The recruitment of the candidates in the CAPF is done by the Union Public Service Commission as well the staff selection commission and respective service HQs for the various posts according to the qualification of the candidates. For the higher levels posts, IPS officers are deputed.

Women in Central Armed Police ForcesEdit

Initially women were not recruited for the Central Armed Police Forces. In the 1992 Asha Sinha created history by being the first Woman Commandant of any of the Central Armed Forces in India when she was selected as Commandant, Central Industrial Security Force, for Mazagon Dock Shipbuilders Limited. Earlier the role of Women was allowed but limited to supervisory roles in the Central Armed Police Forces.[5] The Parliamentary Committees of India for womens empowerment recommended grater roles for women in the CAPF. On these recommendations the Ministry of Home Affairs (India) declared reservation for women in constabulary in paramilitary forces, and later declared that they can also be inducted as officers in combat roles in all five Central Armed Police Forces.[6] The Union Home Minister announced that women's representation in the CRPF and CISF would be made 15 per cent while it would be 5 per cent in the BSF, ITBP and SSB.[7] On 5th January, 2016, it was decided that 33 per cent posts at the constabulory level would be reserved for women in the CRPF and the CISF to begin with, and 14-15 per cent posts at the constable level in the BSF, SSB and ITBP in a phased manner, Rijiju said. In the year 2016 an IPS Officer Archana Ramasundram of 1980 Batch rewrote history when became the first Woman to become the Director General of Police of a Paramilitary Force as DG, Sashastra Seema Bal.[8]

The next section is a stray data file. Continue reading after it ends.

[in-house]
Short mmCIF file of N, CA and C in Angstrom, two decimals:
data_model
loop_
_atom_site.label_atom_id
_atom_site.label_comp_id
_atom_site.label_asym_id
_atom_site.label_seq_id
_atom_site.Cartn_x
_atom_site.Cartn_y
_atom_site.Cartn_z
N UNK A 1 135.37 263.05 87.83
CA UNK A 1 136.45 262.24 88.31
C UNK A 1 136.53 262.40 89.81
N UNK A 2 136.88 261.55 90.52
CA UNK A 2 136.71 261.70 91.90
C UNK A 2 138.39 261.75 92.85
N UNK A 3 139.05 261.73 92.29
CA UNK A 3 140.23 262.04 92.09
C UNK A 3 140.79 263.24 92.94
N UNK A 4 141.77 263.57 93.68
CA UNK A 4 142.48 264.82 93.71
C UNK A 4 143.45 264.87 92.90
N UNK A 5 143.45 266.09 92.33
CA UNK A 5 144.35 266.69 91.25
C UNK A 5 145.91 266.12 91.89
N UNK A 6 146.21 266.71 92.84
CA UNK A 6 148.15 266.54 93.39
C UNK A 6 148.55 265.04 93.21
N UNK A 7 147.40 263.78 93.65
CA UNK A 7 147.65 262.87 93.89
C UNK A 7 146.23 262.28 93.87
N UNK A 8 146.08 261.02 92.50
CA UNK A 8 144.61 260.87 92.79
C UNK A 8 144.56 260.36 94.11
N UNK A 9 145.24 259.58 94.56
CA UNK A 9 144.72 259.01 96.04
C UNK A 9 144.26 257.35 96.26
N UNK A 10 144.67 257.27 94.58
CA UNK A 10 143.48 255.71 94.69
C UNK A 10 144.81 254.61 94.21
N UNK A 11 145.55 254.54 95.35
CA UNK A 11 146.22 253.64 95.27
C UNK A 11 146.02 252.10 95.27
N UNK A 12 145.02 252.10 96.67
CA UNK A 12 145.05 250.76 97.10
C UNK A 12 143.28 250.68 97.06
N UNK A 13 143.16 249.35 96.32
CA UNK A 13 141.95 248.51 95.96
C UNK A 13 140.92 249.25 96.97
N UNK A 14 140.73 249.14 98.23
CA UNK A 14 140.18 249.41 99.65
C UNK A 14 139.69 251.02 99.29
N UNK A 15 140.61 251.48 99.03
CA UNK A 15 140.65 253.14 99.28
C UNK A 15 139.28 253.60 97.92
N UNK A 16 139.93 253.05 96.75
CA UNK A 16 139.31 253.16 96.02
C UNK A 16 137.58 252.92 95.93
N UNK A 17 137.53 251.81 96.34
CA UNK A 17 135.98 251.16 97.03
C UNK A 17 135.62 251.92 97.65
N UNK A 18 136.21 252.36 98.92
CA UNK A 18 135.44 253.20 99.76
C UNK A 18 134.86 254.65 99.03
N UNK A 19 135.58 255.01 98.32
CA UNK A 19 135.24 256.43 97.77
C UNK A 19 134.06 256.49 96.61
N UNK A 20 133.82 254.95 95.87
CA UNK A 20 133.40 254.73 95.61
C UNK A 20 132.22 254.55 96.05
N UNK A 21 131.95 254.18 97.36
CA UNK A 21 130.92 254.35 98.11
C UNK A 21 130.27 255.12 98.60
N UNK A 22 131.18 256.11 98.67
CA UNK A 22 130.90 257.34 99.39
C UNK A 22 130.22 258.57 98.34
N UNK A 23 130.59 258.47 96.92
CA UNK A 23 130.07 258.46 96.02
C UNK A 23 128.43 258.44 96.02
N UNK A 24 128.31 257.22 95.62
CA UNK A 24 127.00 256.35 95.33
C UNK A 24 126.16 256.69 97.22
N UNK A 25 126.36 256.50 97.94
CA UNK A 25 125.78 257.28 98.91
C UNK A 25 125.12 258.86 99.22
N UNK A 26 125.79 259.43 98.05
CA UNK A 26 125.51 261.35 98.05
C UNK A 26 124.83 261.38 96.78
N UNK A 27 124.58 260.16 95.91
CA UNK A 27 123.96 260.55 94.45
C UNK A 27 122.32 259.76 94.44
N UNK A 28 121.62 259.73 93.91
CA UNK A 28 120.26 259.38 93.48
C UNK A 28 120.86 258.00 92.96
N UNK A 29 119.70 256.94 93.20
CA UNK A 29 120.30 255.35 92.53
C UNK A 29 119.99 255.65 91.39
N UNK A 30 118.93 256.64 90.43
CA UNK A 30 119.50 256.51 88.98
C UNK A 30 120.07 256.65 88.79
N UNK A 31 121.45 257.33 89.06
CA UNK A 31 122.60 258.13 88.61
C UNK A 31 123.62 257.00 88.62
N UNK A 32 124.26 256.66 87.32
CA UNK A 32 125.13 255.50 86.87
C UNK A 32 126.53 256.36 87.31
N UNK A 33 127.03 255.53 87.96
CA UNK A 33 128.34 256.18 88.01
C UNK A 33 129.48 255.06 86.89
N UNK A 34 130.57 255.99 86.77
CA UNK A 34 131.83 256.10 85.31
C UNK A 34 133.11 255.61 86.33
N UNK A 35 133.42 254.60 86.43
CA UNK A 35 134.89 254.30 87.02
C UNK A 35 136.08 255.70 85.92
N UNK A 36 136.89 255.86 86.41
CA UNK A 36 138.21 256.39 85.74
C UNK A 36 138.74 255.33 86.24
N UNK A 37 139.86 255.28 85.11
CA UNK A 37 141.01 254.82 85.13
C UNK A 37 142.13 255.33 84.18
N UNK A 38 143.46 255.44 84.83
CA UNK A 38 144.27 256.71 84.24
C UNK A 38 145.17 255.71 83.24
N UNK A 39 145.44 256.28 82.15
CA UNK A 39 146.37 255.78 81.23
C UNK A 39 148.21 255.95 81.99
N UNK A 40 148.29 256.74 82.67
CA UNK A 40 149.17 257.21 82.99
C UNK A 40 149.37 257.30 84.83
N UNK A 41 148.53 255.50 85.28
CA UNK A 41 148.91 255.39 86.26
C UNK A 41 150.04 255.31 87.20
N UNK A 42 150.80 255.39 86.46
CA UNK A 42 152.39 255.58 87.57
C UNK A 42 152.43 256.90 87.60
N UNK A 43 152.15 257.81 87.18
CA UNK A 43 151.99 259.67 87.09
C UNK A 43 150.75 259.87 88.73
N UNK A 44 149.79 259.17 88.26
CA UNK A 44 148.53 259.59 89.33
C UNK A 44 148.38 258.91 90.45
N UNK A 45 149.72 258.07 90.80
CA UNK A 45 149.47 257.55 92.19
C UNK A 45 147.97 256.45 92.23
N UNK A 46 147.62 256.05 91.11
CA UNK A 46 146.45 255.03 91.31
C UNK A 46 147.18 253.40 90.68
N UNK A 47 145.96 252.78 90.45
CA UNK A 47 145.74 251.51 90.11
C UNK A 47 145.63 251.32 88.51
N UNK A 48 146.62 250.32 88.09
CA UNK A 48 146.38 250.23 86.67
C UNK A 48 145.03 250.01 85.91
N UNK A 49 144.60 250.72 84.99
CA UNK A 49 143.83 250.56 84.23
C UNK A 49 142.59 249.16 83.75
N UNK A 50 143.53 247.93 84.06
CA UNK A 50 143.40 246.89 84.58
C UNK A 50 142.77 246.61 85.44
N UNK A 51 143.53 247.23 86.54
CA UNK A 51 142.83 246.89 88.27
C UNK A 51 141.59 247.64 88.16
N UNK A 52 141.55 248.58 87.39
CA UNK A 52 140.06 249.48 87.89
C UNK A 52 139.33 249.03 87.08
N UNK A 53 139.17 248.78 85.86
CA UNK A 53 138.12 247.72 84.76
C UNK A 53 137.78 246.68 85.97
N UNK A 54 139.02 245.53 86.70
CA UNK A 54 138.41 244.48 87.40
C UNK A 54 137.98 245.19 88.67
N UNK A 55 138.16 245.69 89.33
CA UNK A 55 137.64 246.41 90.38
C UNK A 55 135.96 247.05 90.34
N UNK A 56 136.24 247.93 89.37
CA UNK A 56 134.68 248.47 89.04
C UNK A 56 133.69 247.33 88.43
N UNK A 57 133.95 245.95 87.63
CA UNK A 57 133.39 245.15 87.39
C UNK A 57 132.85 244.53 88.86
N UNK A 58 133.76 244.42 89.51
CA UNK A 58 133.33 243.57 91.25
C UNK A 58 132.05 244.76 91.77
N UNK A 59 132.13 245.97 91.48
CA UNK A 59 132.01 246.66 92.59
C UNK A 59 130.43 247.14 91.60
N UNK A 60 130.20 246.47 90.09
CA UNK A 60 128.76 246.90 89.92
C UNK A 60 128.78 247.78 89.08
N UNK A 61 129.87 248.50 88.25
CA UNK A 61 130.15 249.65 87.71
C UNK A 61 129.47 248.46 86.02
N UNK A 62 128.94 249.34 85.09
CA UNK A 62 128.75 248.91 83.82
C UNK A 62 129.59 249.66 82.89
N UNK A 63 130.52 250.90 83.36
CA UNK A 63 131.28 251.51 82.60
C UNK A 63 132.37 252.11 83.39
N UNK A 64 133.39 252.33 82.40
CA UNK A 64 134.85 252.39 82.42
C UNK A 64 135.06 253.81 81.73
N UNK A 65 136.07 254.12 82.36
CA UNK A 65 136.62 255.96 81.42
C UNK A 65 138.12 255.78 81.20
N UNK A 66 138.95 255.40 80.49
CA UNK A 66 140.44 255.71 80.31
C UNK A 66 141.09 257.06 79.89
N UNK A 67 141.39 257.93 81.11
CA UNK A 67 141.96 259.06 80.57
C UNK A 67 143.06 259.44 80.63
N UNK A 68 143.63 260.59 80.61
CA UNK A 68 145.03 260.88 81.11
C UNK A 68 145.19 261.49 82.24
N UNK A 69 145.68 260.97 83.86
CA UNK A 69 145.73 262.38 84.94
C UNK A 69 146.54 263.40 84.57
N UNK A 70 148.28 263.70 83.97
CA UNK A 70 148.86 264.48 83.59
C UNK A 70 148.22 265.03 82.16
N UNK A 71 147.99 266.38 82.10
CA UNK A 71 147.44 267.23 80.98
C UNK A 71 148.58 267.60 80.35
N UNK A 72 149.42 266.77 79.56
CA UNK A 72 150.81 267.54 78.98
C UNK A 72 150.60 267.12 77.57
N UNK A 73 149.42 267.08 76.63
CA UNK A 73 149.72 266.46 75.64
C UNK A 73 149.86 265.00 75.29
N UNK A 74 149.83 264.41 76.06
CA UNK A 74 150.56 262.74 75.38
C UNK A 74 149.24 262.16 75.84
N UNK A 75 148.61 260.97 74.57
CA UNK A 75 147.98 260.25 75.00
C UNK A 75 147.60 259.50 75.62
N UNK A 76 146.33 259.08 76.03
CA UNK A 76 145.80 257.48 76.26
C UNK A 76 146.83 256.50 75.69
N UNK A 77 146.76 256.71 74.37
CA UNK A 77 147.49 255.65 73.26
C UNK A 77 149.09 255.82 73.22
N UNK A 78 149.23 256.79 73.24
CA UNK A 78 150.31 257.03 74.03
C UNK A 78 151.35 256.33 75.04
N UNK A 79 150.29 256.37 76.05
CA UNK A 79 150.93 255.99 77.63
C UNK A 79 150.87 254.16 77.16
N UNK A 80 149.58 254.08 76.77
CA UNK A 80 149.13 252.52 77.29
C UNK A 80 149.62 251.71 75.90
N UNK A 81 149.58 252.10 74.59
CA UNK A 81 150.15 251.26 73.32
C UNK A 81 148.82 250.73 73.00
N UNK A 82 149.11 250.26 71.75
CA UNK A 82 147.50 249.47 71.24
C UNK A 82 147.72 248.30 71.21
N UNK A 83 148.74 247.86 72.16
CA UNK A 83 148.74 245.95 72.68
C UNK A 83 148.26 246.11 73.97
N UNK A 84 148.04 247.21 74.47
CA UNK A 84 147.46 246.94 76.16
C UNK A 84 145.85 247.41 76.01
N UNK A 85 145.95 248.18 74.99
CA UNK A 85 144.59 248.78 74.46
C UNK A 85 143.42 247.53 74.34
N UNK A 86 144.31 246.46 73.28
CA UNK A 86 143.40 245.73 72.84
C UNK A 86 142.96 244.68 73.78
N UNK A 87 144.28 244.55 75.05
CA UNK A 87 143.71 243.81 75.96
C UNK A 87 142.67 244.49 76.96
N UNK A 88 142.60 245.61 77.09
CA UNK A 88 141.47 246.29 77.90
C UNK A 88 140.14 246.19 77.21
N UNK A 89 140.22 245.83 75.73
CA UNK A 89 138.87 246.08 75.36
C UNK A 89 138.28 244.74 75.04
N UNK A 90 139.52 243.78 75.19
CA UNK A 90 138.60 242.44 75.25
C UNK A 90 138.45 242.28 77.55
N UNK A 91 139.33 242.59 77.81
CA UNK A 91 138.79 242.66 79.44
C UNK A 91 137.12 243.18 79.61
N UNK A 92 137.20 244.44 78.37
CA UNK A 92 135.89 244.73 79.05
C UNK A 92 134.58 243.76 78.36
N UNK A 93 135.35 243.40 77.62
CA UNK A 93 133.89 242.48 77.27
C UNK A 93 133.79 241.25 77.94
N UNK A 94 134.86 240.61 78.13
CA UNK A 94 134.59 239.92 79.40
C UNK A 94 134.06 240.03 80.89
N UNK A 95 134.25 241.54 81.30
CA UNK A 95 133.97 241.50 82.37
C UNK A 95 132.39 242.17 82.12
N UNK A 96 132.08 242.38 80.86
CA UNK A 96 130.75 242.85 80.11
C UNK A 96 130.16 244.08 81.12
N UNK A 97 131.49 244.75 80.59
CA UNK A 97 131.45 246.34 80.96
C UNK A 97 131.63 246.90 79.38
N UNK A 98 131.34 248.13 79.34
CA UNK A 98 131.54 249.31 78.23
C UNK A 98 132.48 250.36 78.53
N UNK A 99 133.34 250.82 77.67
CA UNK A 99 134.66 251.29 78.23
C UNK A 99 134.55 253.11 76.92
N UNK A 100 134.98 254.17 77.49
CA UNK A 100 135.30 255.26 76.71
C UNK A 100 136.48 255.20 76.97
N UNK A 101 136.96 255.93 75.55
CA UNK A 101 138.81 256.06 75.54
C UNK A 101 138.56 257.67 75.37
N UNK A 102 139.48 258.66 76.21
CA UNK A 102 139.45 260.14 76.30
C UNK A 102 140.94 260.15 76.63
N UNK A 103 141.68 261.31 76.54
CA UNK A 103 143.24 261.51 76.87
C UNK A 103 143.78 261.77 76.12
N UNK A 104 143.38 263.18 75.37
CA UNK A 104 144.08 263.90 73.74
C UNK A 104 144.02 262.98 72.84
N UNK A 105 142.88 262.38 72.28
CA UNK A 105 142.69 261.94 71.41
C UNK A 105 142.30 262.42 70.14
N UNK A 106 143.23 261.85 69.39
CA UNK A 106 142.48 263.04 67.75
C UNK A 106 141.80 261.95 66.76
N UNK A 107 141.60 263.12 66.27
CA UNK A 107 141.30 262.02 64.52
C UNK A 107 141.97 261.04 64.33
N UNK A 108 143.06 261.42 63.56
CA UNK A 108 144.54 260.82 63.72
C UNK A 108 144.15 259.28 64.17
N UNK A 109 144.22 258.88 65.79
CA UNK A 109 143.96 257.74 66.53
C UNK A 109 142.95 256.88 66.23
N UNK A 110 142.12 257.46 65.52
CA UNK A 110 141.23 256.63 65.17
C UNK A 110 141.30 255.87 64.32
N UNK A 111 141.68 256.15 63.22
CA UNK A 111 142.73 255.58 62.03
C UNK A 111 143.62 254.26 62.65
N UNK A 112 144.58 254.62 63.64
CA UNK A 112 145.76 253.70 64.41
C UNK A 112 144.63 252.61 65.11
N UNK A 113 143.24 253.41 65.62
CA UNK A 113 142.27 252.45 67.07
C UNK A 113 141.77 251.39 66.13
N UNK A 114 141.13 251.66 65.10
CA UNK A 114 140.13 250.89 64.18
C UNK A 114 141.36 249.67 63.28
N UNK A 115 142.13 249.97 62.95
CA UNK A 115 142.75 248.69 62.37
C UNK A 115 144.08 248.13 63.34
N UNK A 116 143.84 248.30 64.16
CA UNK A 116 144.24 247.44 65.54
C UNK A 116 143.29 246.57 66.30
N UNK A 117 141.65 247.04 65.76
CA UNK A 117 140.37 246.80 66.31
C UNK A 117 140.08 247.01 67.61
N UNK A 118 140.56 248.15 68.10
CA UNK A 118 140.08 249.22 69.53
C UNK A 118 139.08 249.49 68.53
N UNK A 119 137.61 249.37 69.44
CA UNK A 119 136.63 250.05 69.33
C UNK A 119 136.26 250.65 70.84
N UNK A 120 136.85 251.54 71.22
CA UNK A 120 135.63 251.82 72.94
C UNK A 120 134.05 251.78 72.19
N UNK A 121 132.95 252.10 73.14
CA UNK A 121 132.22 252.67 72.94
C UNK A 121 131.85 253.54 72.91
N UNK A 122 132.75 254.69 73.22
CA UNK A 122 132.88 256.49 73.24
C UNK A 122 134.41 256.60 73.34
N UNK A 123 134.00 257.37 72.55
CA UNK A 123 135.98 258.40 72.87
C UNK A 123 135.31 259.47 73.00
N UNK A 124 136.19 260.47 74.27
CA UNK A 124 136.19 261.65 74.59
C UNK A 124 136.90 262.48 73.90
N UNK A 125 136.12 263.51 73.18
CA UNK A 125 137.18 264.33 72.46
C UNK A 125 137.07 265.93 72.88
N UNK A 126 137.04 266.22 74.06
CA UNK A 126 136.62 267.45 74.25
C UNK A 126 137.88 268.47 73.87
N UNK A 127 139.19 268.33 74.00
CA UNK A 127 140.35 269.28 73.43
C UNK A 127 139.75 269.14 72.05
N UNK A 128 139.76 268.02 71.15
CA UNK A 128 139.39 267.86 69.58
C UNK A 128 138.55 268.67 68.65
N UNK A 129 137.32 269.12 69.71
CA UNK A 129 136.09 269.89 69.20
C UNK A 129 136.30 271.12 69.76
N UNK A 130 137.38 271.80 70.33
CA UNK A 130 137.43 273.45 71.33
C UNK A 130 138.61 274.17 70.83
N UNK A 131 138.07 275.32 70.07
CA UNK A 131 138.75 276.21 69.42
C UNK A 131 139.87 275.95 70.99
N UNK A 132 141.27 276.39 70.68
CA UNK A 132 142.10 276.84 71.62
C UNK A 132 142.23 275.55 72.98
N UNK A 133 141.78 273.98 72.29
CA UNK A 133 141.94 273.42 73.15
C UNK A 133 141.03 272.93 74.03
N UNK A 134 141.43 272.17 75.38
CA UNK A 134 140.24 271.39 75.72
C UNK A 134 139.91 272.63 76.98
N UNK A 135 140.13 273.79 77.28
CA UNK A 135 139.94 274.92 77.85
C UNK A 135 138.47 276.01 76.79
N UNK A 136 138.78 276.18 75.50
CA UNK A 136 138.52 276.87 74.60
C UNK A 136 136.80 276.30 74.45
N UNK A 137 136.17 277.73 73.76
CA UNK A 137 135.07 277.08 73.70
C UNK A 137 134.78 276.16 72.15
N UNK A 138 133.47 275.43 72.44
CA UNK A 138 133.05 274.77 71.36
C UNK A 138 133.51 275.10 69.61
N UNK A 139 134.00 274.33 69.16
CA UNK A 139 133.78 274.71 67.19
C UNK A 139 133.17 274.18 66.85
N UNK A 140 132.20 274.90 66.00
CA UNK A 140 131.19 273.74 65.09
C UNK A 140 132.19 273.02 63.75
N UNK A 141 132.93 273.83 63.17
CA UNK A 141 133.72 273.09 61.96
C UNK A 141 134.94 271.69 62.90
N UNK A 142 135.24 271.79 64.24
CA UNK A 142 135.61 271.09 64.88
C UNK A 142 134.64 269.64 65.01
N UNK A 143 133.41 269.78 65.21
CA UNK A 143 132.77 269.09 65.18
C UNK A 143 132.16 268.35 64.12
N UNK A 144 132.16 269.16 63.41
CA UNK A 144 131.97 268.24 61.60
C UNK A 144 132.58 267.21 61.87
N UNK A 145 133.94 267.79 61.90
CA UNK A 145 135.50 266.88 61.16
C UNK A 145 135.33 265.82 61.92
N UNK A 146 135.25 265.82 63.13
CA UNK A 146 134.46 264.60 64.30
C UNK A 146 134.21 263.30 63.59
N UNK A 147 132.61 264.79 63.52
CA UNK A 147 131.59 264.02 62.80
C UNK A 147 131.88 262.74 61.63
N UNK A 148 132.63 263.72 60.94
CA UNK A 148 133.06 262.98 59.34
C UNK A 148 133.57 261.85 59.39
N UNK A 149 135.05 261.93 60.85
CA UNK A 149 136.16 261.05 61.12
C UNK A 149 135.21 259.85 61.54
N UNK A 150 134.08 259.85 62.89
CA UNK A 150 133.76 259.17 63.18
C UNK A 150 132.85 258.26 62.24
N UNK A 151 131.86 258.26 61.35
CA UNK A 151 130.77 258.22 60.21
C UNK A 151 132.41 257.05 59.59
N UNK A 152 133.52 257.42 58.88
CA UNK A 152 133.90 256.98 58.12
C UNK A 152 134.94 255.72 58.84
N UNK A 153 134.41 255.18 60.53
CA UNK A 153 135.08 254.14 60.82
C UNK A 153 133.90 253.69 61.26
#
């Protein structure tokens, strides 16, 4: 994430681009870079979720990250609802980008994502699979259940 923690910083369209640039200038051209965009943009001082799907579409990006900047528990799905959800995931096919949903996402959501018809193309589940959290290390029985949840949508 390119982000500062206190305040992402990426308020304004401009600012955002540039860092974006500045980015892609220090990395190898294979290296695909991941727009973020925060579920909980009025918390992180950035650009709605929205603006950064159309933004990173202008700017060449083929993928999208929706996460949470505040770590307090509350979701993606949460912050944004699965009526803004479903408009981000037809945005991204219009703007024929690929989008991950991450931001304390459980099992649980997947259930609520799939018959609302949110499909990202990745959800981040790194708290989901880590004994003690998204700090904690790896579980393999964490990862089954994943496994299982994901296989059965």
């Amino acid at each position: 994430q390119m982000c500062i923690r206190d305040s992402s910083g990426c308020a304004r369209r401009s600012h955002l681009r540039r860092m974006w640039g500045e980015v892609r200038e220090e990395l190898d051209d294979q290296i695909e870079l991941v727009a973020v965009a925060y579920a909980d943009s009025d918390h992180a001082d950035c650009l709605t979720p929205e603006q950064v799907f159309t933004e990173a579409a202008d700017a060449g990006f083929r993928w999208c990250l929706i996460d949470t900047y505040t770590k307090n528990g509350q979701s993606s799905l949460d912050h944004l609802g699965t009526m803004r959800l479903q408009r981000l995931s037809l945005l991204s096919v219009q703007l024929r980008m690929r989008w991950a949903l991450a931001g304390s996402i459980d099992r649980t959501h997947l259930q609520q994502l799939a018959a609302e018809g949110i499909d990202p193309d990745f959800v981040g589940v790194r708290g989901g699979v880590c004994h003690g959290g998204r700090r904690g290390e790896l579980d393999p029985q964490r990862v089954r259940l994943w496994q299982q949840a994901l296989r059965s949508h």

Central Reserve Police Force (CRPF)Edit

The Central Reserve Police Force is the largest of the Central Armed Police Forces units with 313,678 personnel in 239 battalions.[9] The Central Reserve Police includes:

Border Security Force (BSF)Edit

 
Women personnel of Indian Border Security Force

The primary role of the Border Security Force is to guard the border of the India with Pakistan and Bangladesh, it is deployed both on the IB and the LOC. The BSF also has active roles during times of war. It has 257,363 personnel in 186 battalions, and is headed by an Indian Police Service officer.

Indo-Tibetan Border Police (ITBP)Edit

The Indo-Tibetan Border Police is deployed for guarding duties on the border with China from Karakoram Pass in Ladakh to Diphu La in Arunachal Pradesh covering a total distance of 3488 km.[11] It has 89,432 personnel in 56 fighting, 2 DM and 4 specialized battalions.[12][9]